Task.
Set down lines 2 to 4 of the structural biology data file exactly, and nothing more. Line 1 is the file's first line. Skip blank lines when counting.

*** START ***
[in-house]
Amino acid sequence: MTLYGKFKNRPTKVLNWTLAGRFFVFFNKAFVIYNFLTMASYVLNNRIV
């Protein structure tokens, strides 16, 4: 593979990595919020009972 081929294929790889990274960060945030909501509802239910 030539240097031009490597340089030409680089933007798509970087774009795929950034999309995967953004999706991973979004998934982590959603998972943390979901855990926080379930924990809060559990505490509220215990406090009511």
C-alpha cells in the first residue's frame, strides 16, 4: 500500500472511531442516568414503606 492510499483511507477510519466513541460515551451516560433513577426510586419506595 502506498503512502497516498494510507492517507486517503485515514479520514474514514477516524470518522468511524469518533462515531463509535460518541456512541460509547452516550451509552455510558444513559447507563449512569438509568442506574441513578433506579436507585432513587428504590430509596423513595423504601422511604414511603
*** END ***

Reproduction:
Amino acid sequence: MTLYGKFKNRPTKVLNWTLAGRFFVFFNKAFVIYNFLTMASYVLNNRIV
């Protein structure tokens, strides 16, 4: 593979990595919020009972 081929294929790889990274960060945030909501509802239910 030539240097031009490597340089030409680089933007798509970087774009795929950034999309995967953004999706991973979004998934982590959603998972943390979901855990926080379930924990809060559990505490509220215990406090009511």
C-alpha cells in the first residue's frame, strides 16, 4: 500500500472511531442516568414503606 492510499483511507477510519466513541460515551451516560433513577426510586419506595 502506498503512502497516498494510507492517507486517503485515514479520514474514514477516524470518522468511524469518533462515531463509535460518541456512541460509547452516550451509552455510558444513559447507563449512569438509568442506574441513578433506579436507585432513587428504590430509596423513595423504601422511604414511603